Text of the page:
a1 postal tubes stacked on top of each other

The Effect Of Plastic Packaging

The Effect Of Plastic Packaging

What's The Problem?

Currently, as of 2020, the environment is suffering. 2019 was the second-most hottest year on record.

Everyone is well aware of the pressing climate/environmental issues that currently face us and the way we live. We are at a turning point where humanity can either change for the better, or keep on its path and learn as nature inevitably fights back. Many like to act as though climate change isn’t real, but at Essex Tube Windings, we are actively trying our hardest to make our entire process as eco-friendly as possible.

In this blog, we will go through the effects of plastic, and then finally tell you how you yourself may be able to counteract your role in this negative weight weighing down our environment.

The Ocean

Our oceans have never been more full of plastic. On the topic of the oceans, they are in dire need of some serious help. 10% of all the plastic produced in the world each year is dumped into the oceans; and if you can’t comprehend the sheer scale of that, then hear this: we produce 260 million tons of plastic. That means that 26 million tons of plastic are entering the oceans each year. If humans were placed onto one massive scale, we would all weigh together 316 million tons. 

When put in perspective, it’s quite concerning that tons of plastic are being dumped into the ocean each year, and due to plastics inability to decompose quickly, it accumulates very quickly within the ocean. 

And this is the effect of plastic packaging in the ocean.

Large stack of cardboard tubes on top of eachother

Our Urban Living

With our plastic continually being funnelled through our cities, in and out, as product to rubbish, it is inevitable that problems will arise. Especially for countries like the UK or many European cities where space is tight, there is a growing problem of landfill waste: we are running out of space for landfill.

Landfill buries the rubbish beneath the ground and forgets about it. Obviously, the ground doesn’t swallow it whole, and it usually tends to stay there for a very long time. And with our overbearing production of plastic, there isn’t enough landfill space to keep up with the demand/rubbish. And so, this rubbish often goes to incinerators instead which release all the deadly toxins deep within the plastic into the atmosphere. Plastic is made from a compound group called hydrocarbons, which also compose of things like petrol, fuel, and many other everyday materials. When hydrocarbons burn, their main content carbon is released into the air, reacting with the oxygen to create carbon dioxide.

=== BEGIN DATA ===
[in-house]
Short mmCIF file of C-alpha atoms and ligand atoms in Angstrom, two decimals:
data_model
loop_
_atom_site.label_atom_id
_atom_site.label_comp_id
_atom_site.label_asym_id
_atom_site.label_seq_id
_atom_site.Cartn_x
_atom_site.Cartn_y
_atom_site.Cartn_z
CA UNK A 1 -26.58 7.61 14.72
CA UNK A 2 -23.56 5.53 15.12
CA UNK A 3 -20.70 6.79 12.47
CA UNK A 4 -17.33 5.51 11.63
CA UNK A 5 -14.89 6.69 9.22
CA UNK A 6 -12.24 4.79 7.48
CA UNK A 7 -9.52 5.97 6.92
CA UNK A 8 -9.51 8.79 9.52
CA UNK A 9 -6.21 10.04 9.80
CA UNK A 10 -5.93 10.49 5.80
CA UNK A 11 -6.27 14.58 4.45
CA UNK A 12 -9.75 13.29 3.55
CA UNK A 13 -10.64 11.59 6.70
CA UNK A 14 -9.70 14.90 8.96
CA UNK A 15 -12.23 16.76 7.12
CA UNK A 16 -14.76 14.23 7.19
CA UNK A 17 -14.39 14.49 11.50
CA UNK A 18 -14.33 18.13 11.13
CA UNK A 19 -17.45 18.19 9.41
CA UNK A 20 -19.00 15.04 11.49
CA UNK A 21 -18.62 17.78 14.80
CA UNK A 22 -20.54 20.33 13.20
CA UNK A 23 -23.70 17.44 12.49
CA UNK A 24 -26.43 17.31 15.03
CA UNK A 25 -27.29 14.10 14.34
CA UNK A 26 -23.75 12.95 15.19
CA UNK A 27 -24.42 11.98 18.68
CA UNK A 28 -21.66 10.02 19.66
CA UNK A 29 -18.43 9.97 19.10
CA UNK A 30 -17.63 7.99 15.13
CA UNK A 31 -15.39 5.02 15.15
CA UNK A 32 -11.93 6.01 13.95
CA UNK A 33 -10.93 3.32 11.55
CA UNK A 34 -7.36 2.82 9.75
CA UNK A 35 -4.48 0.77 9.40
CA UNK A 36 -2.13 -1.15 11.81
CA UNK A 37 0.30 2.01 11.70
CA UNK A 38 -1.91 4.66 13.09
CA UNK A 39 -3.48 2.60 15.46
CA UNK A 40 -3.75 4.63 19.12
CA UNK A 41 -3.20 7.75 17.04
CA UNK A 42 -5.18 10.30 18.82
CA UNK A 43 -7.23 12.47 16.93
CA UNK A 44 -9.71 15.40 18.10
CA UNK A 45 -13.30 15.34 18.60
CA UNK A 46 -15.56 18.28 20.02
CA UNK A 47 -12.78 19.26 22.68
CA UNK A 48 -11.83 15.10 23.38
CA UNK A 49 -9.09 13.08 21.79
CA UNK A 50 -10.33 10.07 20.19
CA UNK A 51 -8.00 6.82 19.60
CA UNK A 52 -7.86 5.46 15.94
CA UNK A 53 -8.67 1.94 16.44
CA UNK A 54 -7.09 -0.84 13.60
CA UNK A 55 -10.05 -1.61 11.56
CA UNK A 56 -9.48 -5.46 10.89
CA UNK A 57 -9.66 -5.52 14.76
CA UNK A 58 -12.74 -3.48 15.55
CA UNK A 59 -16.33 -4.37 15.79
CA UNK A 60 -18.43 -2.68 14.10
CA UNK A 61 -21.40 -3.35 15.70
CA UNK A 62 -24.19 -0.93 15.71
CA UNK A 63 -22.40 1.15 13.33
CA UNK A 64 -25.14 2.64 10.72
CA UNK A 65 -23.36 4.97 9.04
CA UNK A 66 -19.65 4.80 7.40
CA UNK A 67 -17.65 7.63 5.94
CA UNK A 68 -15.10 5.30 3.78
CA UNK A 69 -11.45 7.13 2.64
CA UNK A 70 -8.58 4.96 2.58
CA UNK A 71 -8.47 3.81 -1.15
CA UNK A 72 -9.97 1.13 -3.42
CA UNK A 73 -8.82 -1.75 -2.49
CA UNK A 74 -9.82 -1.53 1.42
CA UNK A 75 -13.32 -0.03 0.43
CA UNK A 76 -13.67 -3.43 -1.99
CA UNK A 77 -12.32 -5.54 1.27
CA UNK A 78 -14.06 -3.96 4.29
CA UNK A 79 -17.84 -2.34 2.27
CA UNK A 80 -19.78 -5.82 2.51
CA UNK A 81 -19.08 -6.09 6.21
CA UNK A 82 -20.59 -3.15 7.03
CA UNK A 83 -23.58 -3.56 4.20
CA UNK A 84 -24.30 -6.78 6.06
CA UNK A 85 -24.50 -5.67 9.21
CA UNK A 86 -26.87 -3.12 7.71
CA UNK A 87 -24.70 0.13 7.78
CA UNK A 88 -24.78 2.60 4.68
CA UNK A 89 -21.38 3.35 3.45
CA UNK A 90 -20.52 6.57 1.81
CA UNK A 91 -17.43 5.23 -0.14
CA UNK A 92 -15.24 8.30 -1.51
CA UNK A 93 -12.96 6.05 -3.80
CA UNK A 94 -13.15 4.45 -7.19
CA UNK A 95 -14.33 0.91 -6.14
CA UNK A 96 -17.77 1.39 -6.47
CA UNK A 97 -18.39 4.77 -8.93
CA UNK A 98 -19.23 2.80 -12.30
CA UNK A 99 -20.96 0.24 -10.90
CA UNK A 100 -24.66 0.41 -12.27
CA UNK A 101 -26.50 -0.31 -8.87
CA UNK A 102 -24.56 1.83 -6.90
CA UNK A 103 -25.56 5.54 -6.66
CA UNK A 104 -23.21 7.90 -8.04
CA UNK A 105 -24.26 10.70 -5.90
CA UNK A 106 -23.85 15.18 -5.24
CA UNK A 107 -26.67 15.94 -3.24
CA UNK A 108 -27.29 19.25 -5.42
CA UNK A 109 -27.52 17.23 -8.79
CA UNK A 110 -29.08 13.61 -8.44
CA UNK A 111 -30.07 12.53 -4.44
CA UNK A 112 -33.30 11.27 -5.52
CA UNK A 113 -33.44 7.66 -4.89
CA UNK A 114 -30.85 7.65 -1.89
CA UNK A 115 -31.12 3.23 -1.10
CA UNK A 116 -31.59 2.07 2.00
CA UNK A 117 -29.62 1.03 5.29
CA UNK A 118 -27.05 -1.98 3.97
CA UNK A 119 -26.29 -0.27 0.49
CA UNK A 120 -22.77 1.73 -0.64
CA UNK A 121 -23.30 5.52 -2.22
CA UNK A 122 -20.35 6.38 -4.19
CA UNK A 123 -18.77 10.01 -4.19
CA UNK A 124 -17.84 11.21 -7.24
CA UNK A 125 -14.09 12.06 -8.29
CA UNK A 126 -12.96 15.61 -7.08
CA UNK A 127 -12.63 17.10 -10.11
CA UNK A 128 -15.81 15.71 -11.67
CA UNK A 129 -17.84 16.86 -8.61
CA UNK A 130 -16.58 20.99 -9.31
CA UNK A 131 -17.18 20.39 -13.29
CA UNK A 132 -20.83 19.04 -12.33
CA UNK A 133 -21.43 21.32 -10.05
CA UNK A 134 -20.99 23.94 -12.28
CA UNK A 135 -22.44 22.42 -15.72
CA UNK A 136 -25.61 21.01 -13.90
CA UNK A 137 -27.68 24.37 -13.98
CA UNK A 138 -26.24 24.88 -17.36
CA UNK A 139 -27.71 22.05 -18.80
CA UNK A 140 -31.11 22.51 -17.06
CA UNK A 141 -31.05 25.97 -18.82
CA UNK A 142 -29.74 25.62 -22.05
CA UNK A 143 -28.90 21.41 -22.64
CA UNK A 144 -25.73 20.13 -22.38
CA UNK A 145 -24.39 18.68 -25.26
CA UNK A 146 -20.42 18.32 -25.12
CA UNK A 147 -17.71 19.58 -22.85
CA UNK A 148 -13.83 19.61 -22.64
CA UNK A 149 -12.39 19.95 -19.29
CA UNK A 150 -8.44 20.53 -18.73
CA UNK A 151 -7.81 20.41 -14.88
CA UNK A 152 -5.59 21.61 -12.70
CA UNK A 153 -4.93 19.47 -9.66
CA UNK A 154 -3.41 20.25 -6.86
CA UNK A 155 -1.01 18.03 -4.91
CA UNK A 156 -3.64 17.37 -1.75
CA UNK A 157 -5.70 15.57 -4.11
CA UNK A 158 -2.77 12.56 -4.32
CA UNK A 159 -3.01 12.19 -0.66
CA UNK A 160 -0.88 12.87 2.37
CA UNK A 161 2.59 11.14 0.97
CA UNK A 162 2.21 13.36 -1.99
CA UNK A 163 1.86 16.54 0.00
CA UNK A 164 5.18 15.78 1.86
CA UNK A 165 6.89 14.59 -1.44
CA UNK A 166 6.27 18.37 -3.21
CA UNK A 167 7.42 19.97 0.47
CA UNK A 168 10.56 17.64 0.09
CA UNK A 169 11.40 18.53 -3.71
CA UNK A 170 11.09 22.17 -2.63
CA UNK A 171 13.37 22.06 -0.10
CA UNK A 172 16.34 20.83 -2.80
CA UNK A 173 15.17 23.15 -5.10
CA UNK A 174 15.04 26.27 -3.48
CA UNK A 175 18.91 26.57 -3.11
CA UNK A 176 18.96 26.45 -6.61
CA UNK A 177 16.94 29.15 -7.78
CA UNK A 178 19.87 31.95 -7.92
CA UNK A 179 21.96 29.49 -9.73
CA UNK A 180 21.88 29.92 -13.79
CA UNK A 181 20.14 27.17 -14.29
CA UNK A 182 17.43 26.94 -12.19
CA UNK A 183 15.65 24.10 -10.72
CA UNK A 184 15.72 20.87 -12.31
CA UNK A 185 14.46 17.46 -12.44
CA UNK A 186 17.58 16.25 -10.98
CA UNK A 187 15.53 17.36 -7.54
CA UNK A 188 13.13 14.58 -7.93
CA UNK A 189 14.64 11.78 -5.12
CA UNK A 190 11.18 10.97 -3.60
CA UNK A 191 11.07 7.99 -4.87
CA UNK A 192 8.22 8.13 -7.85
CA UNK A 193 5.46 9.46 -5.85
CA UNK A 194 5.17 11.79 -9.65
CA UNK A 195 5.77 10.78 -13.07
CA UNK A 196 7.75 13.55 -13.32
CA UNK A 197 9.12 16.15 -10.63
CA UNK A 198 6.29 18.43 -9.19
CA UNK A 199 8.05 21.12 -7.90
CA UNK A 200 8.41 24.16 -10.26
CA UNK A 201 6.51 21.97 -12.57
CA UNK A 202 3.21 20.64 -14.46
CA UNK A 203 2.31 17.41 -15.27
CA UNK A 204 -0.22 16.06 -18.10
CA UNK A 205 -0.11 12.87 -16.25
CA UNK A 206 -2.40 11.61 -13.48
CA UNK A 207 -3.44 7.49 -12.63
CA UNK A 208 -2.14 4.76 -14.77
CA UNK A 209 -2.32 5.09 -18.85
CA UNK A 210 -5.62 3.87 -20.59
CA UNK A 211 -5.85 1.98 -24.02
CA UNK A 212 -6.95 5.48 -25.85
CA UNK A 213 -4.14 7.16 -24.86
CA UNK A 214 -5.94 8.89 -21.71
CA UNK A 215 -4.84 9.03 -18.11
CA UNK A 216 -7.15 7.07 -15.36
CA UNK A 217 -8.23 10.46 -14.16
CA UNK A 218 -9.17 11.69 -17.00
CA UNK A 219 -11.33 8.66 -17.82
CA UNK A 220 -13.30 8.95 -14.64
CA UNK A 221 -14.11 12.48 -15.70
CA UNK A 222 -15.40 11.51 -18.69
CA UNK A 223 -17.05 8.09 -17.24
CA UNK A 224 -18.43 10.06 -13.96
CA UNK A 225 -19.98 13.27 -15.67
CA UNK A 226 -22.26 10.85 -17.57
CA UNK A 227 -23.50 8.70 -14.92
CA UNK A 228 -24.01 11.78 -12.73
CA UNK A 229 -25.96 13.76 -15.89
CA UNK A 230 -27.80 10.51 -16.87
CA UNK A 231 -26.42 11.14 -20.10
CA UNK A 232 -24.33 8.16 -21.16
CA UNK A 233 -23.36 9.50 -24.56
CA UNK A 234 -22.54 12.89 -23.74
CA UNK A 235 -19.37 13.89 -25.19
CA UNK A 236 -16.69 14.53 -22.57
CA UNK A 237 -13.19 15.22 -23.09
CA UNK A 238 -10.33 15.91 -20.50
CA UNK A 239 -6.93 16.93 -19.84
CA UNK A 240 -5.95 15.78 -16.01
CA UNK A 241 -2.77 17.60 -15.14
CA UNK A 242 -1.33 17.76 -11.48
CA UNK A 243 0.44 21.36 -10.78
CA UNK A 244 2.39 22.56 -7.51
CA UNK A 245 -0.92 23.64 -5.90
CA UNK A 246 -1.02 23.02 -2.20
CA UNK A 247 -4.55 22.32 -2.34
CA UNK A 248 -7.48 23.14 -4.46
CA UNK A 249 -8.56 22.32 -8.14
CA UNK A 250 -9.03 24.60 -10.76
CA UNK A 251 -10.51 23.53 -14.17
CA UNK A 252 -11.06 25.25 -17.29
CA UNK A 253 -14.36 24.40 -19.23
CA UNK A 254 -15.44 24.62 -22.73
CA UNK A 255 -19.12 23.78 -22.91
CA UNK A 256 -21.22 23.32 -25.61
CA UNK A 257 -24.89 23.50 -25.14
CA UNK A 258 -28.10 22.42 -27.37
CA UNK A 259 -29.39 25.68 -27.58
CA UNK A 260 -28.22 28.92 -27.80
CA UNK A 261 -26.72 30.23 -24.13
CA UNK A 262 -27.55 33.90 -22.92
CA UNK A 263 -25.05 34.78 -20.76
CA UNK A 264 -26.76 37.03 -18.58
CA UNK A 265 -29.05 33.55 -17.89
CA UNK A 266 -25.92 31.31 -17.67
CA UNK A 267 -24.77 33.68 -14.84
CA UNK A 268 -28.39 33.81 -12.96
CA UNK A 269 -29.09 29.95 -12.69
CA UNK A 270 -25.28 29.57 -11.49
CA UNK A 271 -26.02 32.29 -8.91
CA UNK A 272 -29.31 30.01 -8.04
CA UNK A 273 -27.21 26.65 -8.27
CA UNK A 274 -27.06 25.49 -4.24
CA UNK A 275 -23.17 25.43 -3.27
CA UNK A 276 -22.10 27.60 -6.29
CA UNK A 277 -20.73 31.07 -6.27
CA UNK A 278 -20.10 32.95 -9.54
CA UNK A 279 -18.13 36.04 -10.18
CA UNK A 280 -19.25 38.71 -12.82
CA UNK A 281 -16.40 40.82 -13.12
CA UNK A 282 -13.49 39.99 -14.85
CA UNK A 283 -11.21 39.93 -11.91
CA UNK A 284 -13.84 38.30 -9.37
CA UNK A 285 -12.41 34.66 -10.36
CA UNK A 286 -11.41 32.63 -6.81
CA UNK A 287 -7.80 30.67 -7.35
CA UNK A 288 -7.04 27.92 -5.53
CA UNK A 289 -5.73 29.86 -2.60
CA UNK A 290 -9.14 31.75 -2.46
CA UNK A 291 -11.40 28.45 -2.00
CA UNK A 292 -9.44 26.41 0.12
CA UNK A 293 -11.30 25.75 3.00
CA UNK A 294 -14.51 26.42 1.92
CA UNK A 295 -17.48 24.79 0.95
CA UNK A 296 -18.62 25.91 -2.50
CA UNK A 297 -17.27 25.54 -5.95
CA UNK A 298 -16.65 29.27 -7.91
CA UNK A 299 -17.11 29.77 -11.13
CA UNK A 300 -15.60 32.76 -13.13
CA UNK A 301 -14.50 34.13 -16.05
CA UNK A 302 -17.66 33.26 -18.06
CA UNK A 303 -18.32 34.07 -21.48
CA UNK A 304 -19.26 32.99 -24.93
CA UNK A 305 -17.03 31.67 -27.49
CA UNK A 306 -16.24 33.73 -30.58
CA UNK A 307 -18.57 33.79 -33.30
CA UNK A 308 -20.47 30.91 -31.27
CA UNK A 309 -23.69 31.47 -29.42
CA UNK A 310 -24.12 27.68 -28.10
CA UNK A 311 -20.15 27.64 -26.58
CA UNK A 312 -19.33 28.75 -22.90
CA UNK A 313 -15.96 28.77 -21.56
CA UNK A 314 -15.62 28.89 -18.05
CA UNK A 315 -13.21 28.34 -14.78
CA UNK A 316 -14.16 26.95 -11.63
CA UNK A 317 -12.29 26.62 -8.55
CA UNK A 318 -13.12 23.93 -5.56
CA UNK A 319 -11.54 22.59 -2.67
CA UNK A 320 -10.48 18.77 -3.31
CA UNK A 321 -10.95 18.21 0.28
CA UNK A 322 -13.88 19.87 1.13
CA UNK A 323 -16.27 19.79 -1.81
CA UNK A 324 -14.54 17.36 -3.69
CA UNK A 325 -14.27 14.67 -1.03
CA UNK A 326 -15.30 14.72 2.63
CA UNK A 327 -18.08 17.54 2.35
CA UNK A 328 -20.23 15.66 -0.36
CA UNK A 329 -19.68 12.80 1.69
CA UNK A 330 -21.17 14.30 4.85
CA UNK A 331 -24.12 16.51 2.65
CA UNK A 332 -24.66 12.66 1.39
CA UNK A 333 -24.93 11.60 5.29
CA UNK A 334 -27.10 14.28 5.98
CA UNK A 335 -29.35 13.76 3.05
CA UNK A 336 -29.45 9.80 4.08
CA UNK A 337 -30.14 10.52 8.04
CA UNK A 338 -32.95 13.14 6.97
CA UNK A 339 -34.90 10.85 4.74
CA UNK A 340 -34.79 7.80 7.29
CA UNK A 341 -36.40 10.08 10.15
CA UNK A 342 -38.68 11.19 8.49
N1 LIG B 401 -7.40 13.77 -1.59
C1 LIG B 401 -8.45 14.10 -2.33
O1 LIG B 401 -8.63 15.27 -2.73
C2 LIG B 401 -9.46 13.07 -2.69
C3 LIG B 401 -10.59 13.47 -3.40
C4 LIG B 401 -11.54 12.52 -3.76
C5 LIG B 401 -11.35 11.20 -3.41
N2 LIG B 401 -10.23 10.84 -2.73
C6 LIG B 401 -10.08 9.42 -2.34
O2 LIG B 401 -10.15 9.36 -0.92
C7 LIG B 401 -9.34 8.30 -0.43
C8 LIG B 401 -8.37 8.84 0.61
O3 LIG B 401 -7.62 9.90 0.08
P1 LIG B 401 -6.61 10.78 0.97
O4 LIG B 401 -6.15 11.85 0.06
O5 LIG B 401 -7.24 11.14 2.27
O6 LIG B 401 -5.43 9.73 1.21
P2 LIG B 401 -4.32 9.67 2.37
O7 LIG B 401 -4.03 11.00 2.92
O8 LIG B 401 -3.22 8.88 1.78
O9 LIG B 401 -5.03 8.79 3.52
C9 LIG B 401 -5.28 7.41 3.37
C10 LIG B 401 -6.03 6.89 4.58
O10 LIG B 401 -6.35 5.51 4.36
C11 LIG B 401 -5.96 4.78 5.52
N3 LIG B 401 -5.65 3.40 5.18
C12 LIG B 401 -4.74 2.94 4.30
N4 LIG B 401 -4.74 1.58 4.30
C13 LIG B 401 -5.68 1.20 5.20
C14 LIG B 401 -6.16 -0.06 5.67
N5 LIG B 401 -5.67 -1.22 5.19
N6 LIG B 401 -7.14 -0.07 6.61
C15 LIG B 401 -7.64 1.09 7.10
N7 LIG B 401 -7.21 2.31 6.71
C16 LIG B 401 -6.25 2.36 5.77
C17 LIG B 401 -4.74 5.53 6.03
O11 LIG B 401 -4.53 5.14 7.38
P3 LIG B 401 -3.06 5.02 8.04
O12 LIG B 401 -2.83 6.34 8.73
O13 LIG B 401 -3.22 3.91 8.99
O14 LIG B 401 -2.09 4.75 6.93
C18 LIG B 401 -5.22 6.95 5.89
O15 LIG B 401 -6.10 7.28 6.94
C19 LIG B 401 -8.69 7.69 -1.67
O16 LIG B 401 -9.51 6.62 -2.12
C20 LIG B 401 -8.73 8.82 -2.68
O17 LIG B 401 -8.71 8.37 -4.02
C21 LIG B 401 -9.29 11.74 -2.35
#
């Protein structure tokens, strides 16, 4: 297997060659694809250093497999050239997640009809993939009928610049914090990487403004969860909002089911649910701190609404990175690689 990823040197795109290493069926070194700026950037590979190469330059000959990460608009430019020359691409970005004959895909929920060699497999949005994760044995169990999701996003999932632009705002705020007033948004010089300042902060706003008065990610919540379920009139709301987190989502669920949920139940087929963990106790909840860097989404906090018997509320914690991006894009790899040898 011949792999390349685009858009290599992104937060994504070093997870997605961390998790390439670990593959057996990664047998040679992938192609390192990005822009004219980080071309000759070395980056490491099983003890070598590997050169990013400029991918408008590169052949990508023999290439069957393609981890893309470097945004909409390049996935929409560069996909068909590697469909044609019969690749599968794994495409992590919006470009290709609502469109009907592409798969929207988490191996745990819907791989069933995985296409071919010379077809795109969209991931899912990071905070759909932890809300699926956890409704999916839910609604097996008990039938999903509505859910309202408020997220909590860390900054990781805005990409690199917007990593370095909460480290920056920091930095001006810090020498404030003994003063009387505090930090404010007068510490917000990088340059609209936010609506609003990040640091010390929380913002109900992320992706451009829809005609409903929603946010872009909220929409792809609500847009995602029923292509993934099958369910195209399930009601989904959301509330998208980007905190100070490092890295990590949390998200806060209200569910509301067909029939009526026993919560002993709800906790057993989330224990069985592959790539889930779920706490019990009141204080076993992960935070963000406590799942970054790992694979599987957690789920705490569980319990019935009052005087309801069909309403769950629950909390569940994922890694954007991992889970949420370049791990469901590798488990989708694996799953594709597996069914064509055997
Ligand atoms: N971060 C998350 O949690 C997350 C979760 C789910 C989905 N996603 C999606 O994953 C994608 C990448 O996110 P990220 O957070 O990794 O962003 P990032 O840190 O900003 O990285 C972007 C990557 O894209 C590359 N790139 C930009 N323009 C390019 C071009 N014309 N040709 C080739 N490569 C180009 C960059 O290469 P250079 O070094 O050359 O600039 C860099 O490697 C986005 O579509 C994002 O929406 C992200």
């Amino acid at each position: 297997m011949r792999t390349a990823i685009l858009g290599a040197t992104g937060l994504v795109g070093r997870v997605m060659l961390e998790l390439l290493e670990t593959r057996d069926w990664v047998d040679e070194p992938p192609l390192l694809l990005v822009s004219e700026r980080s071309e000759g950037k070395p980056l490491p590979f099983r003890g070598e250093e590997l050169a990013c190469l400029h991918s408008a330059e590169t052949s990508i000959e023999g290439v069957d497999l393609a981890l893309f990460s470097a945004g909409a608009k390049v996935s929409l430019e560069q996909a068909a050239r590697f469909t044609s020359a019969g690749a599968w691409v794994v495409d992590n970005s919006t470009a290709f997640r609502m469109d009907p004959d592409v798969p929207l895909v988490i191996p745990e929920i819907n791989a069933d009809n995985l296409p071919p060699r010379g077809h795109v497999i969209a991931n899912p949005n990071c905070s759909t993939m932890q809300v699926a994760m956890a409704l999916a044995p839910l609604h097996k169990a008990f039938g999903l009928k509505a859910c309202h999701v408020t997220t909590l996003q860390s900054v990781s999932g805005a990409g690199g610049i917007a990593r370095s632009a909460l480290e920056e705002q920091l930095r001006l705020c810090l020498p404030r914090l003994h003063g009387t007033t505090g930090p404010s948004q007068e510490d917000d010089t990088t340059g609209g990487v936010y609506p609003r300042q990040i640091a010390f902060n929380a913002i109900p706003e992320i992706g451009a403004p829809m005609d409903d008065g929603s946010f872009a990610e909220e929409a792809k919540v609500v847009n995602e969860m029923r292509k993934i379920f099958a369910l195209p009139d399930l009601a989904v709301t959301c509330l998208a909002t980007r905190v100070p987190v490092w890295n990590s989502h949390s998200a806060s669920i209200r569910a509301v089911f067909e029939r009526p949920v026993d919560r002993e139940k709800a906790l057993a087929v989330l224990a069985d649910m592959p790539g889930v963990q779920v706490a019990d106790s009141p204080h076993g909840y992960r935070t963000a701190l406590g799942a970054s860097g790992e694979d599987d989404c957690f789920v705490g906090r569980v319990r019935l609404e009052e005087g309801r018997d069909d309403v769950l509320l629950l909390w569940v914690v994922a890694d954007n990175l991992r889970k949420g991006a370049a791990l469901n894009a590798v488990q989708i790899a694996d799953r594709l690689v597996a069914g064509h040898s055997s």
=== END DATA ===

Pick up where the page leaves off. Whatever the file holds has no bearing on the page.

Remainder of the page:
Along with our cities streets frequently being filled with plastic rubbish too, the impact of plastic on our urban living will continue to become more evident.

And there, is the effect of plastic on our urban living.


Probably the most talked about effect of plastic packaging, we all know that plastic isn’t very wildlife friendly. Items like plastic bags get caught up round animals heads and when consumed, many animals die of asphyxiation. Stronger plastic waste like the packaging that keeps your beer cans together also get tied around necks, limbs and more, which all greatly damage these animals chances of survival. There are so many examples, we don’t want to bore you with the specifics, but there is one that also affects us humans: a plastic waste problem leaking into every piece of wildlife including us and our food…

That is the effect of plastic on our wildlife.

closeup image of cardboard tubes stacked on each other


Micro-plastic is a recent finding where our plastic waste chips and erodes into the environment, whether it be due to animals accidentally consuming it, or where nature slowly erodes the plastic into the water, air, and ground. When the plastic seeps into the environment, it gets into digestive systems of animals, and therefore, integrates itself into  the wildlife’s bodily systems and more. And what do humans do?

We eat animals. When we eat these contaminated meats, the process continues, and these micro-plastics are spread throughout. Although not entirely toxic, it is still relatively an unknown subject, and having these plastics within your body and in the wildlife could wield negative health effects overall. We don’t want to jump to any conclusions, so we’ll leave it there; but, it is a problem that many scientists are looking into.

As these plastics become more prevalent in our environment, it will inevitably leak into our own lives and bodies too.

And that is the effect of micro-plastics.

Cardboard tubes stacked on each other tied together

What Can I Do?

Well, a lot of the problem comes from the supply and demand of these plastic packaging products. Everyone is a part of the problem, and many people like to guilt normal people into making a change. We don’t want to guilt you, we believe change should be an informed and proper decision. Yes, we all demand these products, and yes, companies supply these plastic products. So, for an average joe, the best case of action is to simply stop feeding the demand, and start looking for alternatives

We Can Help

Essex Tube Windings entire cardboard tube packaging process is entirely eco-friendly, not using any toxic chemicals in the process. Our cardboard tubes are also made entirely from recycled cardboard tubes, and our tubes can be recycled for a total of 3 times on average. Although we don’t cover all packaging, if you are getting plastic tubes, then we highly suggest you switch over to cardboard tube packaging as it will greatly reduce the effect of plastic packaging on the environment. 

If you have any additional questions or queries, then please just contact us today or leave a comment. Thank you.

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